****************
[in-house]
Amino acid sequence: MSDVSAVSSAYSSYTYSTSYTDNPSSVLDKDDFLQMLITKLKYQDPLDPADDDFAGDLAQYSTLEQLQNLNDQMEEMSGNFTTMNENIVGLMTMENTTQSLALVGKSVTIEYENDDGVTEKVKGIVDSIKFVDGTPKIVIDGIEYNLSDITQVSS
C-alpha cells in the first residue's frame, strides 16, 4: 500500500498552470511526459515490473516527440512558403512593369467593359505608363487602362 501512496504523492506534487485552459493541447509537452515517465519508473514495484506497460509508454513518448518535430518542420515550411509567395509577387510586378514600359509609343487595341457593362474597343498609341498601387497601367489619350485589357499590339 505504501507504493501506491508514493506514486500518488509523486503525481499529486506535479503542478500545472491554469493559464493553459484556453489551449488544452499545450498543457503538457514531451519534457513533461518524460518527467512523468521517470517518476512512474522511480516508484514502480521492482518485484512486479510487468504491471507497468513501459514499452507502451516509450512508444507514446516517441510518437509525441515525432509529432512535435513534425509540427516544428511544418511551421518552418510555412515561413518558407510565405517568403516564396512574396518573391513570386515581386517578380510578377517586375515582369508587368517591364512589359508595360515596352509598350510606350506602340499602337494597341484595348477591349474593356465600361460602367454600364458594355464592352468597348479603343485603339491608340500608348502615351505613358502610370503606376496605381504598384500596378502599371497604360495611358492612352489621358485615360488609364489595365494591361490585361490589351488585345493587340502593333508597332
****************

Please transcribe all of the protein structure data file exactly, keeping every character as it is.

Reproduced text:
[in-house]
Amino acid sequence: MSDVSAVSSAYSSYTYSTSYTDNPSSVLDKDDFLQMLITKLKYQDPLDPADDDFAGDLAQYSTLEQLQNLNDQMEEMSGNFTTMNENIVGLMTMENTTQSLALVGKSVTIEYENDDGVTEKVKGIVDSIKFVDGTPKIVIDGIEYNLSDITQVSS
C-alpha cells in the first residue's frame, strides 16, 4: 500500500498552470511526459515490473516527440512558403512593369467593359505608363487602362 501512496504523492506534487485552459493541447509537452515517465519508473514495484506497460509508454513518448518535430518542420515550411509567395509577387510586378514600359509609343487595341457593362474597343498609341498601387497601367489619350485589357499590339 505504501507504493501506491508514493506514486500518488509523486503525481499529486506535479503542478500545472491554469493559464493553459484556453489551449488544452499545450498543457503538457514531451519534457513533461518524460518527467512523468521517470517518476512512474522511480516508484514502480521492482518485484512486479510487468504491471507497468513501459514499452507502451516509450512508444507514446516517441510518437509525441515525432509529432512535435513534425509540427516544428511544418511551421518552418510555412515561413518558407510565405517568403516564396512574396518573391513570386515581386517578380510578377517586375515582369508587368517591364512589359508595360515596352509598350510606350506602340499602337494597341484595348477591349474593356465600361460602367454600364458594355464592352468597348479603343485603339491608340500608348502615351505613358502610370503606376496605381504598384500596378502599371497604360495611358492612352489621358485615360488609364489595365494591361490585361490589351488585345493587340502593333508597332